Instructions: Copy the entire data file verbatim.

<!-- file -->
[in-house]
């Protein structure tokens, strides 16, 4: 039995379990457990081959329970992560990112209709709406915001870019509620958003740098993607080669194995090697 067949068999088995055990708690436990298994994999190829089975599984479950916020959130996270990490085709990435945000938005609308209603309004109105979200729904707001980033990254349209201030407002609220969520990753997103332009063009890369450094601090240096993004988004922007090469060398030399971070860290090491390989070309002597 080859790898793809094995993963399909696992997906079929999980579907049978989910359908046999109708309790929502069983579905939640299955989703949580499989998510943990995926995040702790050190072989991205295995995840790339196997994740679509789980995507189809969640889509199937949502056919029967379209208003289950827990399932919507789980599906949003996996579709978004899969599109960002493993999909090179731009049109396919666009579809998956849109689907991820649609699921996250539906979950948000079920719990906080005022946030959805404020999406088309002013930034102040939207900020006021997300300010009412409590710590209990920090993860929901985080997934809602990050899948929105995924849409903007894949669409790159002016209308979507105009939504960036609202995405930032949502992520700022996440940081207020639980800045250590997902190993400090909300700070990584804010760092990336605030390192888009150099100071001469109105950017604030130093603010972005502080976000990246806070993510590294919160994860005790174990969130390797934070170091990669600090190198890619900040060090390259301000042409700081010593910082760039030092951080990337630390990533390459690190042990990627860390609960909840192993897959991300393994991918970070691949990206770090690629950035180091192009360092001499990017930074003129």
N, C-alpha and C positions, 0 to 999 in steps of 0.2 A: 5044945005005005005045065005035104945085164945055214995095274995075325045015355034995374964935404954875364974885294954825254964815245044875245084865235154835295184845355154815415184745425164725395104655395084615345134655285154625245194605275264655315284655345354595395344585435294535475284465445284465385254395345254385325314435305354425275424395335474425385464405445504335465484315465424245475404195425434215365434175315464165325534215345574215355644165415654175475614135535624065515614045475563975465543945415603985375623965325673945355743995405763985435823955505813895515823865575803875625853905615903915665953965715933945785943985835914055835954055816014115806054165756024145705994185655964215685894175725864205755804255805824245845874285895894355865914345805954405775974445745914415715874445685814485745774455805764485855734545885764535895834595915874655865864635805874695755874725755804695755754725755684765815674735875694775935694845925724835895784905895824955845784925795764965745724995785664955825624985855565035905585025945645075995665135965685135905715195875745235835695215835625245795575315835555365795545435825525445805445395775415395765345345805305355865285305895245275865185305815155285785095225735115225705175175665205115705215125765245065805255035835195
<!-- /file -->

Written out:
[in-house]
């Protein structure tokens, strides 16, 4: 039995379990457990081959329970992560990112209709709406915001870019509620958003740098993607080669194995090697 067949068999088995055990708690436990298994994999190829089975599984479950916020959130996270990490085709990435945000938005609308209603309004109105979200729904707001980033990254349209201030407002609220969520990753997103332009063009890369450094601090240096993004988004922007090469060398030399971070860290090491390989070309002597 080859790898793809094995993963399909696992997906079929999980579907049978989910359908046999109708309790929502069983579905939640299955989703949580499989998510943990995926995040702790050190072989991205295995995840790339196997994740679509789980995507189809969640889509199937949502056919029967379209208003289950827990399932919507789980599906949003996996579709978004899969599109960002493993999909090179731009049109396919666009579809998956849109689907991820649609699921996250539906979950948000079920719990906080005022946030959805404020999406088309002013930034102040939207900020006021997300300010009412409590710590209990920090993860929901985080997934809602990050899948929105995924849409903007894949669409790159002016209308979507105009939504960036609202995405930032949502992520700022996440940081207020639980800045250590997902190993400090909300700070990584804010760092990336605030390192888009150099100071001469109105950017604030130093603010972005502080976000990246806070993510590294919160994860005790174990969130390797934070170091990669600090190198890619900040060090390259301000042409700081010593910082760039030092951080990337630390990533390459690190042990990627860390609960909840192993897959991300393994991918970070691949990206770090690629950035180091192009360092001499990017930074003129």
N, C-alpha and C positions, 0 to 999 in steps of 0.2 A: 5044945005005005005045065005035104945085164945055214995095274995075325045015355034995374964935404954875364974885294954825254964815245044875245084865235154835295184845355154815415184745425164725395104655395084615345134655285154625245194605275264655315284655345354595395344585435294535475284465445284465385254395345254385325314435305354425275424395335474425385464405445504335465484315465424245475404195425434215365434175315464165325534215345574215355644165415654175475614135535624065515614045475563975465543945415603985375623965325673945355743995405763985435823955505813895515823865575803875625853905615903915665953965715933945785943985835914055835954055816014115806054165756024145705994185655964215685894175725864205755804255805824245845874285895894355865914345805954405775974445745914415715874445685814485745774455805764485855734545885764535895834595915874655865864635805874695755874725755804695755754725755684765815674735875694775935694845925724835895784905895824955845784925795764965745724995785664955825624985855565035905585025945645075995665135965685135905715195875745235835695215835625245795575315835555365795545435825525445805445395775415395765345345805305355865285305895245275865185305815155285785095225735115225705175175665205115705215125765245065805255035835195